craftswoman +‎ -ship, on the pattern of craftsmanship.



craftswomanship (uncountable)

  1. The body of skills, techniques, and expertise of (a) feminine craft(s).
    • 1934: Joseph Kirk Folsom, The Family: Its Sociology and Social Psychiatry, p296 (J. Wiley & Sons, Inc.)
      …were to cease purchasing machinery, labor-saving devices, hired service, ready-made food and clothes, and go back to the old-fashioned craftswomanship.
    • 1991 Duke L.J. 365 (Duke Law Journal); quoted in:
    • 2000: Richard Delgado & Jean Stefancic, Critical Race Theory: The Cutting Edge, page 275 (Temple University Press)
      When will I cherish my hair again, the way my grandmother cherished it, when fascinated by its beauty, with hands carrying centuries-old secrets of adornment and craftswomanship, she plaited it, twisted it, cornrowed it, finger-curled it, olive-oiled it, on the growing moon cut and shaped it, and wove it like fine strands of gold inlaid with semiprecious stones, coral and ivory, telling with my hair a lost-found story of the people she carried inside her?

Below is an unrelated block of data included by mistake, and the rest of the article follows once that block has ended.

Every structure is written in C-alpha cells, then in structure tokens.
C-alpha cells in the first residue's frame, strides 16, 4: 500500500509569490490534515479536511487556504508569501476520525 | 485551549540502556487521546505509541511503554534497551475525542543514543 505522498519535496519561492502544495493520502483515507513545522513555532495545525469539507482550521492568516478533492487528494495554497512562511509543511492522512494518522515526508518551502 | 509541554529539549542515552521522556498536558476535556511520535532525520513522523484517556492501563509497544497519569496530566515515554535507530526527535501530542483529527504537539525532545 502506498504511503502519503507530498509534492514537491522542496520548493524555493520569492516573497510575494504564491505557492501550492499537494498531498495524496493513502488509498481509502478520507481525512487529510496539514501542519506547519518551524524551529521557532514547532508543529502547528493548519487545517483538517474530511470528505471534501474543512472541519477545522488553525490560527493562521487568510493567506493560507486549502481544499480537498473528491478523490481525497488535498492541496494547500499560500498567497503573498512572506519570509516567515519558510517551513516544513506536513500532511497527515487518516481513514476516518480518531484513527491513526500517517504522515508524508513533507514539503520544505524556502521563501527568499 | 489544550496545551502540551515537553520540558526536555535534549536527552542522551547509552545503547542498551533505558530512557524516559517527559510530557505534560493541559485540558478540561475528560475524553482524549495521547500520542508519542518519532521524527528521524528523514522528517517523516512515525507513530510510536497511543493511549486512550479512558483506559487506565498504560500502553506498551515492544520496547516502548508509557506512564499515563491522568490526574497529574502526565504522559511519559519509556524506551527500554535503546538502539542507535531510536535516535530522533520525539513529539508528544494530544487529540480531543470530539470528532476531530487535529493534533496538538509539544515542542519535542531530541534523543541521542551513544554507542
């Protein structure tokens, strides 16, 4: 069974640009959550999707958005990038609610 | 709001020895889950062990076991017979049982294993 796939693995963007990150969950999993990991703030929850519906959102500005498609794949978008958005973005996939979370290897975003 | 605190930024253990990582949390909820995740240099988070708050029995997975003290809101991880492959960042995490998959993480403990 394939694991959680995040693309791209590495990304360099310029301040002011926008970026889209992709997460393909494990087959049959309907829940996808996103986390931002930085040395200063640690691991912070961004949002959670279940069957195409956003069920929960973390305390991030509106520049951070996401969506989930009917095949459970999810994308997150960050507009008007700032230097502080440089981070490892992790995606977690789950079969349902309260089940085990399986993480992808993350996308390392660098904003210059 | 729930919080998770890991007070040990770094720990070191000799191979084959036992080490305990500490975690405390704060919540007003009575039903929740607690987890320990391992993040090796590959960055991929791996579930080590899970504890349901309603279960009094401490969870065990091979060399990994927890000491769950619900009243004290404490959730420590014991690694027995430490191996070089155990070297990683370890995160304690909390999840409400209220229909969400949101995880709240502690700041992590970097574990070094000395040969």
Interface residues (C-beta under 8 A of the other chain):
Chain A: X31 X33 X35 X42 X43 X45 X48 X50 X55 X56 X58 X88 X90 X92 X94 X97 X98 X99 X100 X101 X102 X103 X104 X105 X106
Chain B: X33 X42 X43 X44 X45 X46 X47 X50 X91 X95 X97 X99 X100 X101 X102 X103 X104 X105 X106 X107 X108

• 2006: Alison Findlay, Playing Spaces in Early Women’s Drama, p200 (Cambridge University Press)
      Its swift intercutting suggests theatrical craftswomanship based on a working knowledge of the effects that could be achieved with shutters and scenery offered by the Theatre Royal.

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